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Thursday, September 08, 2005

David Barash tears apart an apparently flawed new book about the evolutionary history of the female orgasm in the peer-reviewed journal Evolutionary Psychology. "The final arbiter is fidelity to objective, empirically demonstrable findings," Barash notes after citing her consistently un-scientific view of the origins of the female orgasm and exposes her prejudices.1 Then he asks an important question: " . . . [H]ow can we encourage people to prioritize empirical research and legitimate theory-building over the back-biting, ideological excess . . . ?"

A little over a year ago I got into a discussion with some acquaintances about the nature of "the game" (in relationships--not the rapper), and whether or not it was necessary for mature people to play. I argued that it was, and my more sensitive soon-to-be-adversaries disagreed. "People are just people," one girl said, "and if you care about each other and get along, you don't need to deceive each other or play games."

I argued that it was, and asked her how she would feel if a guy she met and liked called her two or three times a day at the beginning of a relationship. She admitted she'd feel a little weirded out. The conversation continued and I went on a short rant about the differences between men and women.

"But that kind of thinking is totally unhelpful," the girl complained. "It's really antiquated and negative. It doesn't really do anything hopeful or positive for people."

"What does that have to do with it being true?" I asked. "I'm hopeful about a lot of things, but it doesn't mean I can just pretend that they're true. I mean, I wish everyone in the world had health care, but it won't really help if I just pretend that they do. In fact I'd say it would do the opposite."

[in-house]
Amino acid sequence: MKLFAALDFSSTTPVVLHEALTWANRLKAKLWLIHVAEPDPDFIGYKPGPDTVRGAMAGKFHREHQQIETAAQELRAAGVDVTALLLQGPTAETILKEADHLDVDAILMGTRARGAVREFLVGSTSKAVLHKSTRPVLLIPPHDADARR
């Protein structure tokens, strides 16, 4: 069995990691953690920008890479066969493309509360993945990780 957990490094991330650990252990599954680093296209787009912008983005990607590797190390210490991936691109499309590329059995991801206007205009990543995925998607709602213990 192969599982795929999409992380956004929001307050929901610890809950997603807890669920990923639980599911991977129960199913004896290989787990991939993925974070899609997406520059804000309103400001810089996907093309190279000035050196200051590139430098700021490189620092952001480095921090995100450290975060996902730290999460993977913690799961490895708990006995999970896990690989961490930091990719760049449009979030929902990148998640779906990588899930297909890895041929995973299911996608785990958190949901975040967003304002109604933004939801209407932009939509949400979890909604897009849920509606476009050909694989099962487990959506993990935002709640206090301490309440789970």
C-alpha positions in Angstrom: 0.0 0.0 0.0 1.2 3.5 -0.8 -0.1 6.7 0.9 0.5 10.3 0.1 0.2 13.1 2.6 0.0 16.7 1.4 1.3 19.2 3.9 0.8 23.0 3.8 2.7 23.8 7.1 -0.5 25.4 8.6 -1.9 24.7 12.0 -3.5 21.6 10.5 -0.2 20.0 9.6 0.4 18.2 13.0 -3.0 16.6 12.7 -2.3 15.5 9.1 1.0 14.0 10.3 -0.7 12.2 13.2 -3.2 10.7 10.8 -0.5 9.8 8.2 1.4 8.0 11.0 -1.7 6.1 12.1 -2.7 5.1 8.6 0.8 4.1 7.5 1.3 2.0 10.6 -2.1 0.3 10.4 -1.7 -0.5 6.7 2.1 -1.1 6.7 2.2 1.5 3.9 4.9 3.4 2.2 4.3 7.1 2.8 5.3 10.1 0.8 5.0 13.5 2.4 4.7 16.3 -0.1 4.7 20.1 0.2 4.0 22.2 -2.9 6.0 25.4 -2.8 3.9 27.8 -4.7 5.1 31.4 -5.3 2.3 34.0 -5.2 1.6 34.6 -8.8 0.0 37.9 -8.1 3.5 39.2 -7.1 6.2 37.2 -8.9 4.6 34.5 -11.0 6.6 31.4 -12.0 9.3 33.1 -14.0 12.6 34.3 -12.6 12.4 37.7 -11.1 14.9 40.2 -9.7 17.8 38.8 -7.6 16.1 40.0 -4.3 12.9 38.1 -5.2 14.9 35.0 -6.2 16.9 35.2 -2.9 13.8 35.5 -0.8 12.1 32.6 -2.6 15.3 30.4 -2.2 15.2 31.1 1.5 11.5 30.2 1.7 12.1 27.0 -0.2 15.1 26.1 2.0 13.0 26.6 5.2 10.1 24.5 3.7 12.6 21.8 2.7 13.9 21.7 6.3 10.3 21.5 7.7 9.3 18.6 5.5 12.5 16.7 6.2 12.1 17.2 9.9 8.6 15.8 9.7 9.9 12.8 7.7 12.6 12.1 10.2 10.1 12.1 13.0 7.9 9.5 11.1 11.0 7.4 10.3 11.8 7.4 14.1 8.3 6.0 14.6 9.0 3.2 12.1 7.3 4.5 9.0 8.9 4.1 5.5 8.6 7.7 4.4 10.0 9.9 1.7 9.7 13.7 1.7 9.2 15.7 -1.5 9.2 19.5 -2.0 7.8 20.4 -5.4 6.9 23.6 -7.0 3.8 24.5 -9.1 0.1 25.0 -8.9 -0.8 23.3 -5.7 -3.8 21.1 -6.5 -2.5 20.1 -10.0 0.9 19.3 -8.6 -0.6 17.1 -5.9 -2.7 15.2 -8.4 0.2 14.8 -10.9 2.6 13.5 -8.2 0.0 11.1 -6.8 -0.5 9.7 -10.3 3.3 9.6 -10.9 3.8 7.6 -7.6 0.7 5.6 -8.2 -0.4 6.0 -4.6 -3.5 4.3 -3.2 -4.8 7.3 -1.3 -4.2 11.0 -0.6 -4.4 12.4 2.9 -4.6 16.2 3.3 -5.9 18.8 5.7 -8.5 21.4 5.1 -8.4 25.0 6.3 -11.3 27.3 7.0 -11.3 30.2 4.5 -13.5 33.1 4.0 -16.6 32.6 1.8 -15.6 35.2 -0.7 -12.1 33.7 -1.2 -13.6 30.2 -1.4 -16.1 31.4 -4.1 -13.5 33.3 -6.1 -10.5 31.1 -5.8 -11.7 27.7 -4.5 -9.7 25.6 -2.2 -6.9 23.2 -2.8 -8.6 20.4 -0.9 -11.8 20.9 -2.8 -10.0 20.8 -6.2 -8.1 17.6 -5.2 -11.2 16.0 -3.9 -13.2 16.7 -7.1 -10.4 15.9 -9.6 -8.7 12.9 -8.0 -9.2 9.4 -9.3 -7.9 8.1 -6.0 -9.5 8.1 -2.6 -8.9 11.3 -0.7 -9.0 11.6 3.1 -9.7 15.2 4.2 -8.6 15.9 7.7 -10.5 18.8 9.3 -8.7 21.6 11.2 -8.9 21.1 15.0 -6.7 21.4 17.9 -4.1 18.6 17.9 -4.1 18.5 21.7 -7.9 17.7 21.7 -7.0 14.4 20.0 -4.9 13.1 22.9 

Both of us noticed that people were getting uncomfortable with the debate, and the conversation dissipated. At the end of the night, I told her it was nice talking to her, and offered my hand. She wouldn't take it, and mumbled something under her breath.

"The final arbiter is fidelity to objective, empirically demonstrable findings." What matters is the truth. The truth isn't always comfortable and it doesn't always, and in fact rarely ever, fits within what we want or hope the world to be like. The sooner we acknowledge the importance of reality, the sooner we can overcome our prejudices and dismantle the difficulties, large and small, that trouble us all.


1The feminist-offshoot ideology that attempts "to fight for definitions of women that are not based on their reproductive roles" (pg. 237) (quoted from Barash's review).

1 Comments:

Blogger Ben said...

Wouldn't shake your hand?! Juuuuust like a bitch, hmp!

2:19 PM  

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